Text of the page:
The Law of Unintended Consequences

A few days ago, I talked about the bewildering tale ofof former Revolution hitter Pat Noonan and while I don't like repeating myself, there's been so much confusion and, well, just plain puzzlement about what's really going on here that I'm once again linking to The Columbus Dispatch and SHAWN MITCHELL WHO HAS BEEN WORKING ON UNRAVELING THE MYSTERY

The situation is difficult to untangle for several reasons, primary among them being that MLS Deputy Commissioner Ivan Gazidis simply refuses to answer questions about it, to which I can only comment that if MLS wants people to think of them as "Big Time" and "Major League" then their officials have to stop hiding under their desks when reporters have tough questions.

If this is how Gazidis chooses to exhibit the "transparency" he proudly boasts of, then Orwells' vision is alive and well at 420 Fifth Avenue.

Be that as it may, it appears the sticking point is that MLS is throwing a hissy fit in one of their typical, revenge-motivated efforts to show the players they are not to be trifled with.

Noonan had the audacity to turn down a pay cut from the Revs and sign a deal in Norway without MLS getting any money in return, and now MLS wants to stick it to him as an object lesson for any other players who might be considering the same thing.

Sigi Schmid confirms that the Crew has the money, the salary cap space, the roster space and deals in place with both NE (a "high draft choice") and AaK ("a modest fee").

In short, they have everything they need except a "yes" from the Sports Marketing geniuses in New York.

The prevailing theory amongst MLS fans is that centralized control of team personnel moves over the last few years has been gradually moving away from the strict, hands-on, single-entity dictatorship we've known and loved lo these many years.

MLS' role has been simply to verify whether a given acquisition or trade follows league rules and guidelines and involves the appropriate use of funds the team in question is entitled to.

In this case, it is almost certain that all league rules have been followed, all the "i's" dotted and all the "t's" crossed. All the parties involved are satisfied with their end of the deal and every dime of the money is within what the league says the Crew may spend on whomever they choose to spend it on.

But Major League Soccer is saying no.

For years now, we've all been complaining that MLS made up the rules as they went along, and for years Garber and Gazidis have been insisting that it was simply a matter of interpretation; they would point to a rule, twist it up into knots and say "Here's how we can justify this"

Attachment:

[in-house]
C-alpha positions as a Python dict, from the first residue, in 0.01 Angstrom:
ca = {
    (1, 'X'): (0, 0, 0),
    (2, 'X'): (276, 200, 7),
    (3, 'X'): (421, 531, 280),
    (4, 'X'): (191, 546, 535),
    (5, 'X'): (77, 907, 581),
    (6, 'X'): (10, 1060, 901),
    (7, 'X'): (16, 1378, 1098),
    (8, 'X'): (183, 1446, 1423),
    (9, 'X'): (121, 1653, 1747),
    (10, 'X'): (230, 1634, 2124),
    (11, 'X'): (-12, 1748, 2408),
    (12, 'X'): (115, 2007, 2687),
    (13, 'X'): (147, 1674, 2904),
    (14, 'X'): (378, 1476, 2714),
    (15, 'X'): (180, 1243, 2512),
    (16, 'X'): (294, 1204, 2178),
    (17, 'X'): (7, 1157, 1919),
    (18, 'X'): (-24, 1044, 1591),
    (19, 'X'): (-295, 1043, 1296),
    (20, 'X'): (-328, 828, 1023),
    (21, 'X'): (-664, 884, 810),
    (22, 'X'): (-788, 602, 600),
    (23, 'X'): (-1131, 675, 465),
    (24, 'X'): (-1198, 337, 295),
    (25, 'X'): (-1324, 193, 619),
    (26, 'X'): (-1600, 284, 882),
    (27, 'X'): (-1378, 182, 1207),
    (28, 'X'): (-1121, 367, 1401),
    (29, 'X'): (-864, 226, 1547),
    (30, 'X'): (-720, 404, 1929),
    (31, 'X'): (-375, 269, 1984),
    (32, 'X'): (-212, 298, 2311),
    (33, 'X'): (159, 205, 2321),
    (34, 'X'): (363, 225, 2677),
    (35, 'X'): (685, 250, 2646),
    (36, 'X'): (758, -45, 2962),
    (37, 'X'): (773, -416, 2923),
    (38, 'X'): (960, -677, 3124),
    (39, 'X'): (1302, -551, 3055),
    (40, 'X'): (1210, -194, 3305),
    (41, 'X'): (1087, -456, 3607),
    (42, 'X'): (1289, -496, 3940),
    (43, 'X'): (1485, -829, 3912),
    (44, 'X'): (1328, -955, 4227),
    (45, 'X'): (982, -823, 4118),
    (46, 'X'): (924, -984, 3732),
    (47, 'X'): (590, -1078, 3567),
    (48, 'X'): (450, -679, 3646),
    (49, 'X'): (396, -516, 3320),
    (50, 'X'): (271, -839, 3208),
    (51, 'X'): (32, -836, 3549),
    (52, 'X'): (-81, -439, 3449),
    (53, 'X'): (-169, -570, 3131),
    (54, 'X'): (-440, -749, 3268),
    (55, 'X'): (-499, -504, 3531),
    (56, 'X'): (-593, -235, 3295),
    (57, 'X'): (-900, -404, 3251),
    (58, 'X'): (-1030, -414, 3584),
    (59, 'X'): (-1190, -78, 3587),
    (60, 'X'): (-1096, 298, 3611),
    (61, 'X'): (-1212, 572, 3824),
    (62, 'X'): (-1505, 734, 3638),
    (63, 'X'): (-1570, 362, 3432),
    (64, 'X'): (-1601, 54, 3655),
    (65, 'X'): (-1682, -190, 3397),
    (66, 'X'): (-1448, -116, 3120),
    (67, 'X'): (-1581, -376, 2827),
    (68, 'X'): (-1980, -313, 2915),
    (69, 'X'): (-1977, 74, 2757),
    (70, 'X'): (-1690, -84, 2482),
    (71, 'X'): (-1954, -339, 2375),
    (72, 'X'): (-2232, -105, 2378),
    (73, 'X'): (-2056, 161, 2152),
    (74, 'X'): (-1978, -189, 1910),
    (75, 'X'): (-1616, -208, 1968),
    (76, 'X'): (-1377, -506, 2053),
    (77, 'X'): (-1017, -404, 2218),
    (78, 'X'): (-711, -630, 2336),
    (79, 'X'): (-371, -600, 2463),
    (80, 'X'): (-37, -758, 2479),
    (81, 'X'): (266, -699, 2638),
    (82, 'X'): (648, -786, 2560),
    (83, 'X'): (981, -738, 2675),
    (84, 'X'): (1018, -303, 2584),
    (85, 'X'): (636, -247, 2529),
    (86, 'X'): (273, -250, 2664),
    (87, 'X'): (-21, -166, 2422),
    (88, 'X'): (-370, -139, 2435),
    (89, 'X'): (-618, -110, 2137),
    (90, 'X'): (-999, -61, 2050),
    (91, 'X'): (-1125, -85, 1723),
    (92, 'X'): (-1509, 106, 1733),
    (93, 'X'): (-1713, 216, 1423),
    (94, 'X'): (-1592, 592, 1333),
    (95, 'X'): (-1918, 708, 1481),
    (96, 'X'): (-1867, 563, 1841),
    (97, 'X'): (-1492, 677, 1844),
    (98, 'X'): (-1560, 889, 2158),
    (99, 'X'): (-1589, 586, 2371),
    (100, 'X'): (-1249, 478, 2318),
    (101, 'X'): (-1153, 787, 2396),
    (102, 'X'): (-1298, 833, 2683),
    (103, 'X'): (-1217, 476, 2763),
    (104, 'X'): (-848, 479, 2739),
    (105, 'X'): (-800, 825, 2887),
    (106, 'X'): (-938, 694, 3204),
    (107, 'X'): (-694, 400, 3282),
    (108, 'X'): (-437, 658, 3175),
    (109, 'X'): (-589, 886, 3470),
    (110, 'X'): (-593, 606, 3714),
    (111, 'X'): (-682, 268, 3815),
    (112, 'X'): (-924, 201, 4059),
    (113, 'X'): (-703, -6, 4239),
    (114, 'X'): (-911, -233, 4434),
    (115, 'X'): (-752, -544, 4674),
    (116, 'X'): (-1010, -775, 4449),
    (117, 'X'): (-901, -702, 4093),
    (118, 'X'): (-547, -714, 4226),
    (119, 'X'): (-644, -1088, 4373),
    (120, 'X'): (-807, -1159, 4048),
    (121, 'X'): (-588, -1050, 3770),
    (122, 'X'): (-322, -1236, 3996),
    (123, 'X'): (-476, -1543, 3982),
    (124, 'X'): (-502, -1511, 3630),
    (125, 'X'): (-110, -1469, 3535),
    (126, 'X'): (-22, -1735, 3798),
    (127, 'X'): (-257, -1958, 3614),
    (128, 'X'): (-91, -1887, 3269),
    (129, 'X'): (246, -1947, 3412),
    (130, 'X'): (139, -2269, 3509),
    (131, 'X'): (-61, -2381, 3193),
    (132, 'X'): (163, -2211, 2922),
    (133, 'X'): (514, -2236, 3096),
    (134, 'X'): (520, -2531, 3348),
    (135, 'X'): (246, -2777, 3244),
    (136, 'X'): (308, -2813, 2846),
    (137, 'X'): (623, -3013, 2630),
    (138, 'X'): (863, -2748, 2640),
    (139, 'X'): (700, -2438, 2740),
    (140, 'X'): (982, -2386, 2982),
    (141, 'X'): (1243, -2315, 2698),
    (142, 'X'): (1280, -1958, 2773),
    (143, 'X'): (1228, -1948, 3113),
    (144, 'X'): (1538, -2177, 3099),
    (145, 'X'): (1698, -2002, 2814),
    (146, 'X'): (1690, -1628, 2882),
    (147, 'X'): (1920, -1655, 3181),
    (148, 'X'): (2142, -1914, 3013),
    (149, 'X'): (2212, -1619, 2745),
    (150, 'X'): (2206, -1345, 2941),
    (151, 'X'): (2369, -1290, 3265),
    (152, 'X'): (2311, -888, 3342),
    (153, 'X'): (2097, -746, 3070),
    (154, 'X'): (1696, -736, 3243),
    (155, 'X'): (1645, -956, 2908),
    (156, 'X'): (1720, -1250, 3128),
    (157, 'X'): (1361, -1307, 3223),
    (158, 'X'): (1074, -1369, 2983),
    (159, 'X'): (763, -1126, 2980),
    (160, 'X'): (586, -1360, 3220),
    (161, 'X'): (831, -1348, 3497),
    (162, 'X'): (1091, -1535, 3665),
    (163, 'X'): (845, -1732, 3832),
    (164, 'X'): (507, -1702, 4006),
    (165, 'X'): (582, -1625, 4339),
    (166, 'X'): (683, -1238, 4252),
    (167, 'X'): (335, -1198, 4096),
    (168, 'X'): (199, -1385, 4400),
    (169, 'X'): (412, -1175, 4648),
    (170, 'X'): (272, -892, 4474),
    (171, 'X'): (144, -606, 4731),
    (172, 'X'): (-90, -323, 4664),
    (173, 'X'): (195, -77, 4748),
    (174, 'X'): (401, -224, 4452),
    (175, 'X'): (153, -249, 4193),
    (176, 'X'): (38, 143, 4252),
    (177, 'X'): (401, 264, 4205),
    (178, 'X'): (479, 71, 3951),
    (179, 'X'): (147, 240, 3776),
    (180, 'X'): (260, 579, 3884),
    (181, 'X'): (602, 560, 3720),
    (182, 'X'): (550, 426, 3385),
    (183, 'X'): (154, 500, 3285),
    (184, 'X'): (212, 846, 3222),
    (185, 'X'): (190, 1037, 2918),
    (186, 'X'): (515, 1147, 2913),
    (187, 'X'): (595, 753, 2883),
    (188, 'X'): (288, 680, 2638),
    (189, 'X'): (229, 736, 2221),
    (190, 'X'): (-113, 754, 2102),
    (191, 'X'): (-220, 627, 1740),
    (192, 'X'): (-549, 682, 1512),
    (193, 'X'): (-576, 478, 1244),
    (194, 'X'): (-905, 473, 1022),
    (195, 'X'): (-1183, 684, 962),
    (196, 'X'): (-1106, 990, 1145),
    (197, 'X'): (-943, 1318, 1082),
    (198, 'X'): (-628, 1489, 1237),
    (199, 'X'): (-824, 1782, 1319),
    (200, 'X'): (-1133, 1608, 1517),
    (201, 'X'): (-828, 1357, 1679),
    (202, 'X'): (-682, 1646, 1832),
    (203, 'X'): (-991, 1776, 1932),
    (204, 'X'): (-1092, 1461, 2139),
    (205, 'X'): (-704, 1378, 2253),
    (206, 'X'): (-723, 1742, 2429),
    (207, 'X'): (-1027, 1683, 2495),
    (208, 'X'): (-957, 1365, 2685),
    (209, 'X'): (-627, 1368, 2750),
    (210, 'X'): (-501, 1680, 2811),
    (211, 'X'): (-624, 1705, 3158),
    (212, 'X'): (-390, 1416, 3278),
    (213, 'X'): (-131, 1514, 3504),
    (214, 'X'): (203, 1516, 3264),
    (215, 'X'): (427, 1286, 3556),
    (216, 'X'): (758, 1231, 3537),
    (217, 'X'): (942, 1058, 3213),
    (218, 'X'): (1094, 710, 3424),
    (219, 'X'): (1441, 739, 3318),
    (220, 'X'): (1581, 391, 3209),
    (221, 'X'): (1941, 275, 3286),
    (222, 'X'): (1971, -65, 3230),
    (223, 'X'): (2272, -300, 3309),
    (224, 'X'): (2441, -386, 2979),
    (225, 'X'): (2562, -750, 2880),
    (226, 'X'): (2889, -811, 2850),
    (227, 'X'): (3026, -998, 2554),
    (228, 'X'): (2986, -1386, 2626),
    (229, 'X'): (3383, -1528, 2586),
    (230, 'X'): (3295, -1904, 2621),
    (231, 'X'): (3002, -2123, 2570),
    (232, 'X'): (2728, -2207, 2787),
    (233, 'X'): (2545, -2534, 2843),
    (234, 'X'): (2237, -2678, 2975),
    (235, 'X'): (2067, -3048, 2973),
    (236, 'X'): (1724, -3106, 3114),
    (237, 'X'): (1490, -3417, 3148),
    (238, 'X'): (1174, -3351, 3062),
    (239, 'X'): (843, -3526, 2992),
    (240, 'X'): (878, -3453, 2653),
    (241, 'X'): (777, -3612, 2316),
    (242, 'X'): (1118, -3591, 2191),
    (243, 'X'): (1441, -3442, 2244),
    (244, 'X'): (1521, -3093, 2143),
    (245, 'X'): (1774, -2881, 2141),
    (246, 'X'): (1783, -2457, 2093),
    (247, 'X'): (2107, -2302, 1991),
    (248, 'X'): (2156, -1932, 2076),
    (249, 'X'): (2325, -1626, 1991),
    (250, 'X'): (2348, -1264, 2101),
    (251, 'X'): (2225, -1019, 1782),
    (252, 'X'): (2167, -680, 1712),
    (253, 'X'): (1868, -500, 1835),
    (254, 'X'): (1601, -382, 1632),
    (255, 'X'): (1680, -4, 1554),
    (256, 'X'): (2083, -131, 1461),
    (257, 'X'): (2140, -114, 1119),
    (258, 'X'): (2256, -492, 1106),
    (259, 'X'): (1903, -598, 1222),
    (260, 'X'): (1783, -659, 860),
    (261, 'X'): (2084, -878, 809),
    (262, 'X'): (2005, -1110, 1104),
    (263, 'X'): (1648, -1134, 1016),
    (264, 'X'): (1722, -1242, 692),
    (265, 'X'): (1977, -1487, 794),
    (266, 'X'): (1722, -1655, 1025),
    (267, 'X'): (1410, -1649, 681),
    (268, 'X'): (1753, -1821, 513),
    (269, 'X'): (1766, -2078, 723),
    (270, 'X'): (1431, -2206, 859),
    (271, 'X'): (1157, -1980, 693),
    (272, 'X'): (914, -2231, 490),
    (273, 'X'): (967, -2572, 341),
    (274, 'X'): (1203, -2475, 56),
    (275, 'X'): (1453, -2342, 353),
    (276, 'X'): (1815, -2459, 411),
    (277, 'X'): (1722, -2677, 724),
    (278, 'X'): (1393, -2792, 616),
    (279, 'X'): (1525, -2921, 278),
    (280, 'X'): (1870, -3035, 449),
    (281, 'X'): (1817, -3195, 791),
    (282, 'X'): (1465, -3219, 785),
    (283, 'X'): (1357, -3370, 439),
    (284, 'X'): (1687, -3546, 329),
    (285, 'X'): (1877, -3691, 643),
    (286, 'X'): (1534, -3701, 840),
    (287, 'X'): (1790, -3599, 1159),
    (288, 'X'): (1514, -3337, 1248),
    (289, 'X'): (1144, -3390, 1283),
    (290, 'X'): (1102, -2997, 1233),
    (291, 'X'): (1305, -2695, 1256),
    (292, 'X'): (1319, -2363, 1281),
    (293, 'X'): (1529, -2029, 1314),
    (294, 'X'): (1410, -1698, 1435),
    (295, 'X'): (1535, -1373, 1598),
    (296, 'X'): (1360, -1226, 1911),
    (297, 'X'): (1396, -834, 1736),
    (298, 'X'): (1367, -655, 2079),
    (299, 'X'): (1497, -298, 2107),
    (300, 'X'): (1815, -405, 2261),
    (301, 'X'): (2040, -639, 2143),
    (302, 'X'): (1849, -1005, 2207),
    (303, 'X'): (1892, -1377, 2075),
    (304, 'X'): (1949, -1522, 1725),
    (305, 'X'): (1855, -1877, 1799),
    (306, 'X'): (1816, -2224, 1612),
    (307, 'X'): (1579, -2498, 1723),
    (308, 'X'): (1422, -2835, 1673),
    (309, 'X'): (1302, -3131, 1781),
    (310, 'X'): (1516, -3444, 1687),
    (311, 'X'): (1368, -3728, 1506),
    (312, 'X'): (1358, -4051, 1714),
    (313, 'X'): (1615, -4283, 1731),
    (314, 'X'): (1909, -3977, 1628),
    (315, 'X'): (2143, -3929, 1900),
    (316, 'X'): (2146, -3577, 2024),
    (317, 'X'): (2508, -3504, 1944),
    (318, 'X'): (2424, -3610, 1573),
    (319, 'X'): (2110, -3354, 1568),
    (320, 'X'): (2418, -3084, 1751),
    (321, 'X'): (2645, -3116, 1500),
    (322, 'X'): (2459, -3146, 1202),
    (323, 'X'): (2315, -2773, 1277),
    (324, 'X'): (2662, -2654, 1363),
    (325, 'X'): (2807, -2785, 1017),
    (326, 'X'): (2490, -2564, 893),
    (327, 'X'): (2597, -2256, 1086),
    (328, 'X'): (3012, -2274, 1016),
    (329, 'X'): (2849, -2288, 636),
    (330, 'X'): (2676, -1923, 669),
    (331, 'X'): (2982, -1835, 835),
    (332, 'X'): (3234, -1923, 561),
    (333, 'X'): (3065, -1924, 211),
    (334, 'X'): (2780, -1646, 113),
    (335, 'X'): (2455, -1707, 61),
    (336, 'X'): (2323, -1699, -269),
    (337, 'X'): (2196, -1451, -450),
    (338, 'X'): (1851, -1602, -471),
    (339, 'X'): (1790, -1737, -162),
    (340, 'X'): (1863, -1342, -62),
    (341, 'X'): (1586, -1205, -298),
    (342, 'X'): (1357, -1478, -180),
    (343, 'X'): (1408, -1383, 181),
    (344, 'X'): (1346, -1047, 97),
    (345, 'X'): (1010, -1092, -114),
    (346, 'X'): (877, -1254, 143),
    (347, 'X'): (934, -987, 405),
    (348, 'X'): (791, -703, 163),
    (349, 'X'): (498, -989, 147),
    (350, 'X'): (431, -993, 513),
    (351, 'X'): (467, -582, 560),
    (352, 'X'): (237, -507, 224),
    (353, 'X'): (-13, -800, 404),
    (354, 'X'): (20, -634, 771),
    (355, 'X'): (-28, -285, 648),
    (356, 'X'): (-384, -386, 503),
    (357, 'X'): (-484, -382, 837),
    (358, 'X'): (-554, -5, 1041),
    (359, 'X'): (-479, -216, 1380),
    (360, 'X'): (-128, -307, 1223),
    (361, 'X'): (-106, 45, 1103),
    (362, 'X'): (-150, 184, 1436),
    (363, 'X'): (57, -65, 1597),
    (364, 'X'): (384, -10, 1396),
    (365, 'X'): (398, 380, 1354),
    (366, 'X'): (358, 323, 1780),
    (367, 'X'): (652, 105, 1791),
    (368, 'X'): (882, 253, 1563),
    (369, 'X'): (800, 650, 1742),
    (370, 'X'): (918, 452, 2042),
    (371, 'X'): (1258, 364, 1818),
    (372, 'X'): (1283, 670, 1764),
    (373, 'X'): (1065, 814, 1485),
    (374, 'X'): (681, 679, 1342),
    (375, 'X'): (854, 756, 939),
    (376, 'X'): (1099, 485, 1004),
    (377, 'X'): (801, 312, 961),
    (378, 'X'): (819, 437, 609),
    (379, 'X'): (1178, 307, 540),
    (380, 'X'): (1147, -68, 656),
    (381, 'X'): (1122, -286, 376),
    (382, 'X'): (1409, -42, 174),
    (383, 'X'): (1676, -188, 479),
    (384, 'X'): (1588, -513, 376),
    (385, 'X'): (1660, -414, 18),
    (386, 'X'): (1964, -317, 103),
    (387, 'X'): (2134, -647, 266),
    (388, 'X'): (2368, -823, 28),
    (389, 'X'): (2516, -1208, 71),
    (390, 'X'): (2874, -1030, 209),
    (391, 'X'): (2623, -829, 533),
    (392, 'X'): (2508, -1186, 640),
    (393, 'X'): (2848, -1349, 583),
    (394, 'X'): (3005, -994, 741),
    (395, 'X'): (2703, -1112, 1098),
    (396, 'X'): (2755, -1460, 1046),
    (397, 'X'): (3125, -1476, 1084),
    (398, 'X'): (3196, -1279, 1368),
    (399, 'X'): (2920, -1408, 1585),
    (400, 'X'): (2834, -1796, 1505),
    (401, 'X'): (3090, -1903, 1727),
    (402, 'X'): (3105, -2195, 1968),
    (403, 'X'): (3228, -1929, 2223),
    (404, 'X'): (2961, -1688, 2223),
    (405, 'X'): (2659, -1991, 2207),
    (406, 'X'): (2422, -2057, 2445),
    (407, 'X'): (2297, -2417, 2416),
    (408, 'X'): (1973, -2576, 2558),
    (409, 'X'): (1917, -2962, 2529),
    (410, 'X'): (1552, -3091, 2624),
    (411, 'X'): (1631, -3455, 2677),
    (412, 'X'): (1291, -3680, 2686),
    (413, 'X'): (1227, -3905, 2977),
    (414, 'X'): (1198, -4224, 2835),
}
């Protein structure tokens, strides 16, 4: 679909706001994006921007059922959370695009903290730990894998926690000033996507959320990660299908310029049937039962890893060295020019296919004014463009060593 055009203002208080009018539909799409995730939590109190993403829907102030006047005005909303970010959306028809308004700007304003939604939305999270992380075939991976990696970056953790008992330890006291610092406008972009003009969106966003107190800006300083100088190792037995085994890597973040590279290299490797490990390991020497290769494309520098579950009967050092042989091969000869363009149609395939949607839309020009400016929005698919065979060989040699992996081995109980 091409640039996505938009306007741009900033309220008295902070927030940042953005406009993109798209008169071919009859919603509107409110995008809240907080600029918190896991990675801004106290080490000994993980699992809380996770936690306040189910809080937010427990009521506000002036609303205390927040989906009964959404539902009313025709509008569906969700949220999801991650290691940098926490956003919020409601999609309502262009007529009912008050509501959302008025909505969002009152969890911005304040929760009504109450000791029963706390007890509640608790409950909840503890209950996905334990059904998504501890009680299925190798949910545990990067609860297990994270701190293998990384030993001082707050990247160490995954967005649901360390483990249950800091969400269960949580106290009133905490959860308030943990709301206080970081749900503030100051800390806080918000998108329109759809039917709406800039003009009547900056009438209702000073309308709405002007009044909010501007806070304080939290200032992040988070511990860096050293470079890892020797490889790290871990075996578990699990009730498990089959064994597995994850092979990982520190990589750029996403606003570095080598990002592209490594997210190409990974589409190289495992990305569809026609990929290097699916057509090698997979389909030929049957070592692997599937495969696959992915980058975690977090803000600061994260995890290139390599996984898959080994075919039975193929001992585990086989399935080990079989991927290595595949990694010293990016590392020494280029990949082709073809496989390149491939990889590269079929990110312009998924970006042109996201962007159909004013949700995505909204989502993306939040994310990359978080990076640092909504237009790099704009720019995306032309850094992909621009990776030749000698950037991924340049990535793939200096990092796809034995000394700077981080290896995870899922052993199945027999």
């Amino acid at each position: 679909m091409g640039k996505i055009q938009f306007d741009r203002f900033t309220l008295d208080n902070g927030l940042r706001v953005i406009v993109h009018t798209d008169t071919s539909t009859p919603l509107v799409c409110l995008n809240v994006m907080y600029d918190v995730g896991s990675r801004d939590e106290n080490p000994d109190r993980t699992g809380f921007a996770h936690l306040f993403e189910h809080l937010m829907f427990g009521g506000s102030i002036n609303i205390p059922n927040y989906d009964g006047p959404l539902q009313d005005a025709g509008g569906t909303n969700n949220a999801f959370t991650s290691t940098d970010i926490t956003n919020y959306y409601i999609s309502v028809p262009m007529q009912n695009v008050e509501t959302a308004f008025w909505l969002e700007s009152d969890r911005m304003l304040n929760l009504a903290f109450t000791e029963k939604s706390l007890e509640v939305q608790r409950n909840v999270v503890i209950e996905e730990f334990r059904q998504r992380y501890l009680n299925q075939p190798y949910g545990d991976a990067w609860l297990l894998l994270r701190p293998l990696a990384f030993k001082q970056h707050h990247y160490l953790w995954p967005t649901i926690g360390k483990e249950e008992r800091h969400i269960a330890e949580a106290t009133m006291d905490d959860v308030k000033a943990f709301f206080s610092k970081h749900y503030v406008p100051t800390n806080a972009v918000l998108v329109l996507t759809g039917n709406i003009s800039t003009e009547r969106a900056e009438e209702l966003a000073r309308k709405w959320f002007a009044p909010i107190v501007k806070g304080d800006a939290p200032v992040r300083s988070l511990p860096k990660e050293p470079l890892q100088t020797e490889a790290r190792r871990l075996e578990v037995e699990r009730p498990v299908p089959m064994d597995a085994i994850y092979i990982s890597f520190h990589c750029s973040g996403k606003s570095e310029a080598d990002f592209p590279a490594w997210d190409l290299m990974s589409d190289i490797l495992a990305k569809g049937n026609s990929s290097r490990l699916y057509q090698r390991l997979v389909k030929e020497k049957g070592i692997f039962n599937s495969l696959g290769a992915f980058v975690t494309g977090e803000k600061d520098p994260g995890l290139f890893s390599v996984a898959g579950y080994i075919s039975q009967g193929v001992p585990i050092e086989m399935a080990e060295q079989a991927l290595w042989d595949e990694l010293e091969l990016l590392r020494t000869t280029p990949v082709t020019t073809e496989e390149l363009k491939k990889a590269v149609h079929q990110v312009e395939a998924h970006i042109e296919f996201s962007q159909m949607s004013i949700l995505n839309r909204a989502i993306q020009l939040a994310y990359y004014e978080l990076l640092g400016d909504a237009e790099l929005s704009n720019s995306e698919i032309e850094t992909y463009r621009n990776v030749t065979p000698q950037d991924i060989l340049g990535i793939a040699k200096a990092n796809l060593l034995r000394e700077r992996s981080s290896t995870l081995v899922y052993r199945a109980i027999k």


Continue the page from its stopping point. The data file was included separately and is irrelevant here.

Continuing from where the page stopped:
In this case, it's no wonder that Gazidis refuses to speak to reporters: not even MLS can find a rational sounding way to say "Because we're mad at this guy" as a reason to veto a deal.

(And if you're looking for reasons why the players are increasingly not just disgruntled but downright pissed off at MLS, why the relationship has reached a level that could reasonably be described as "hatred" this is a prime example: the league nakedly attempting to beat down a veteran player as an object lesson to everybody else.)

Back in 1999, the owners broke the iron grip of MLS control over personnel when Gazidis' predecessor, Sunil Gulati, signed his friend Tab Ramos to a contract extension and a big raise on behalf of a New York team who was planning on dumping him.

It was the straw that broke the camel's back, the catalyzing moment when the owners, in the face of what was clearly high-handed abuse of league authority, said "We've had enough of this" and revolted against the iron-fisted control of MLS HQ over every facet of team roster policy.

With the influx of new ownership groups there's been a concurrent rumbling about how maybe the individual teams were ready to wrest a bunch more control for themselves. Guys who plunk down $30 million for a team nowadays aren't all that interested in how Ivan Gazidis thinks they should spend their money.

This is just the kind of incident which will precipitate that inevitable insurrection: a completely unreasonable league decision based on nothing more than pique.

One can only hope so. It's well past time for this kind of unjustifiable nonsense from MLS HQ to become a quaint old part of league history.